Nina Mansfield’s Nightstand
Nina Mansfield is an author, playwright and teacher currently living in Greenwich, Connecticut. Nina’s debut novel, a young adult mystery entitled Swimming Alone (Fire & Ice YA), is narrated by a snarky fifteen-year old whose new friend goes missing. In honor of its publication, Nina shares the books on her nightstand.
I’ve always had more books than I can handle, on my nightstand, in my house, and in my life. I rarely stick to reading (or writing) one genre. If I’ve just read a play, I might pick up a young adult thriller. After a dense Russian classic, I’ll often dive into some nonfiction. My nightstand has about ten or twelve books piled on it. But I’ll just share a few.
I am currently reading City of Silver by Annamaria Alfieri. I was drawn to this book because it takes place in 17th century Peru; a few years ago I traveled to Peru on an adventure vacation with my husband. Also, one of these days I plan to write a historical mystery, so I have quite a few on my “To Read” list. I have found myself totally sucked into the world of lies, deceit and murder that Alfieri has created.
I’m also currently enjoying a collection of poetry entitled Small Consolations by Gary Glauber, a friend and colleague of mine. Glauber’s poetry speaks volumes about contemporary life. It is poignant, witty and moving.
About twenty years ago I bought The Complete Illustrated Strand Sherlock Holmes by Sir Author Conan Doyle when I visited the Sherlock Holmes Museum in London. I had, of course, read many of the stories, but a few years ago I decided to read them all in order. Whenever I am in between books, I read a story or two.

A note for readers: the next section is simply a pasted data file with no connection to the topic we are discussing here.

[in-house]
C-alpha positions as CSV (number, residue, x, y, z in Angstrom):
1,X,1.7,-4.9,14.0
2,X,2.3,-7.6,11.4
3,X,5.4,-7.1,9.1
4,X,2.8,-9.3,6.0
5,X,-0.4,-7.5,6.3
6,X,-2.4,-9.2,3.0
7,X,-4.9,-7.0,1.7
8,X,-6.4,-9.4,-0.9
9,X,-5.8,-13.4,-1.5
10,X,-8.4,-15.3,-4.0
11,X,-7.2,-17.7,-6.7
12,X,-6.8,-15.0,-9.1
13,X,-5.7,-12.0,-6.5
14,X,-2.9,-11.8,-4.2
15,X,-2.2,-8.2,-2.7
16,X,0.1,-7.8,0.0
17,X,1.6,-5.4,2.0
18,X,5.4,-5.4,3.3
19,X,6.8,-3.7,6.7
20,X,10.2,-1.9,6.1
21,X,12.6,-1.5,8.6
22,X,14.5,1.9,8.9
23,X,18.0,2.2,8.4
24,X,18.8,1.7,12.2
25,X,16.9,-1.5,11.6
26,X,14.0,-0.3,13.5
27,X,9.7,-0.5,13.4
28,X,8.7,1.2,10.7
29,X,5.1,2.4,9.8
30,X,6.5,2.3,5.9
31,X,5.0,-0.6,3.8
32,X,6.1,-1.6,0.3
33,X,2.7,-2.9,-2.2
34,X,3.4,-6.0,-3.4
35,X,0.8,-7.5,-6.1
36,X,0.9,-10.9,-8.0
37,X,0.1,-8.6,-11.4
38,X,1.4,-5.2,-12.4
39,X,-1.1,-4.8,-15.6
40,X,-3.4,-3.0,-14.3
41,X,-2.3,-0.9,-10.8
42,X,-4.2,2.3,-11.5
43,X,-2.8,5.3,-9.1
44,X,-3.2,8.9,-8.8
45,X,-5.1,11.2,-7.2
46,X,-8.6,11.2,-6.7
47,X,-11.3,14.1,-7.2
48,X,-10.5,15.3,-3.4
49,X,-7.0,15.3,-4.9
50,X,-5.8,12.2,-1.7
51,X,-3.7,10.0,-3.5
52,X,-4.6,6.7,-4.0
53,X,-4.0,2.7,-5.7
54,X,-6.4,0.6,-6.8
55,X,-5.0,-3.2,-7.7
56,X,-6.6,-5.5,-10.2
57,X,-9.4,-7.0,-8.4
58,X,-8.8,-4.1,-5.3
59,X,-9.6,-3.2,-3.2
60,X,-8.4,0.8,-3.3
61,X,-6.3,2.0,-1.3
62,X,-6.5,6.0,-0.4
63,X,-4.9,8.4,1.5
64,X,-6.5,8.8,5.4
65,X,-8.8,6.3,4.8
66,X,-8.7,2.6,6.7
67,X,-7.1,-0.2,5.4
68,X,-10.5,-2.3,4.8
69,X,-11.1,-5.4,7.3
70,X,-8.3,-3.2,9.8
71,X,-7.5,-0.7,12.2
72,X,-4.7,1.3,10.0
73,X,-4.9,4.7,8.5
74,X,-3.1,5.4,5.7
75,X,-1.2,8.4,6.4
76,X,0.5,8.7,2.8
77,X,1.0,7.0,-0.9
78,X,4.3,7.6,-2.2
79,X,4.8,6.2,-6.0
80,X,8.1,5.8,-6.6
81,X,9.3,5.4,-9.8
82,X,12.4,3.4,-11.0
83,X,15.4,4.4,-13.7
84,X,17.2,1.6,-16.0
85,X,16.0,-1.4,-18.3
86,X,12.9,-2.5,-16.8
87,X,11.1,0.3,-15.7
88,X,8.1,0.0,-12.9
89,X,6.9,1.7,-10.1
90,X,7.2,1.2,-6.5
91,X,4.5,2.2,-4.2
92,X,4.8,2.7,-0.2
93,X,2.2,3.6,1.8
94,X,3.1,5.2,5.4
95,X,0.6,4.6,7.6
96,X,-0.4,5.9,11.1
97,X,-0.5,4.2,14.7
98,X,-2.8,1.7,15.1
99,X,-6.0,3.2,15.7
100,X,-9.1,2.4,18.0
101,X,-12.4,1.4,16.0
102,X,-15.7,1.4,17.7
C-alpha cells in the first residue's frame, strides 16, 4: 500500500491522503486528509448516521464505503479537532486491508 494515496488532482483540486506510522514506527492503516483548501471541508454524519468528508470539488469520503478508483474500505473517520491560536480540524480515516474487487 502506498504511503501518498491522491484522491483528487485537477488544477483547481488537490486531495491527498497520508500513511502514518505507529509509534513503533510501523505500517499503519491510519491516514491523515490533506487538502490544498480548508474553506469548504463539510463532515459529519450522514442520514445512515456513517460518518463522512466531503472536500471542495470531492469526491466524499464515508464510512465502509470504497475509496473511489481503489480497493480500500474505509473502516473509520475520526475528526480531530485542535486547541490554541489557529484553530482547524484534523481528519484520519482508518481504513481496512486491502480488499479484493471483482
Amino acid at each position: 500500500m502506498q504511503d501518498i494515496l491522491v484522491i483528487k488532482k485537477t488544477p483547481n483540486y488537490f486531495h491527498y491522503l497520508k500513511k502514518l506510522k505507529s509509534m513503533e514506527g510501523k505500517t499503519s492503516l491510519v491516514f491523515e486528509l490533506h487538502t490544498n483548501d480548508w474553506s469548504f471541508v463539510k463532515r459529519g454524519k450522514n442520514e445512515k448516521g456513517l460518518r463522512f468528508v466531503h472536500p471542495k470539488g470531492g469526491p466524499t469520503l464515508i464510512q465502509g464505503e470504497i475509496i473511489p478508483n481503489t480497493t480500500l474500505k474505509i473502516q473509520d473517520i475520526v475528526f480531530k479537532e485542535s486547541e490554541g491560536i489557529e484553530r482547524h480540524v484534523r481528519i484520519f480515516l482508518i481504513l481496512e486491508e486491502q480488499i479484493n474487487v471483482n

Recently, I picked up a copy of New Jersey Noir, a short story collection edited by Joyce Carol Oats. I had read the first selection—a fabulously dark piece by S.A. Solomon—in preparation for moderating a short story panel at Deadly Ink 2015. After reading Solomon’s story, I decided I needed to buy the book.
Sometimes, I am in the mood for a little non-fiction. Last year I went through a phase when I could only read books about cartography and geography, not subjects that I am usually drawn to. When I get in the mood for some nonfiction again, I’ve got A Time Traveler’s Guide to Elizabethan England by Ian Mortimer waiting for me. I love Shakespeare (both reading and seeing his plays), and I am fascinated by what life was like during his time. And I’ve had an idea for writing something set in Elizabethan England. So who knows, maybe it will turn out to be the first stages of research for that historical mystery I plan to write.
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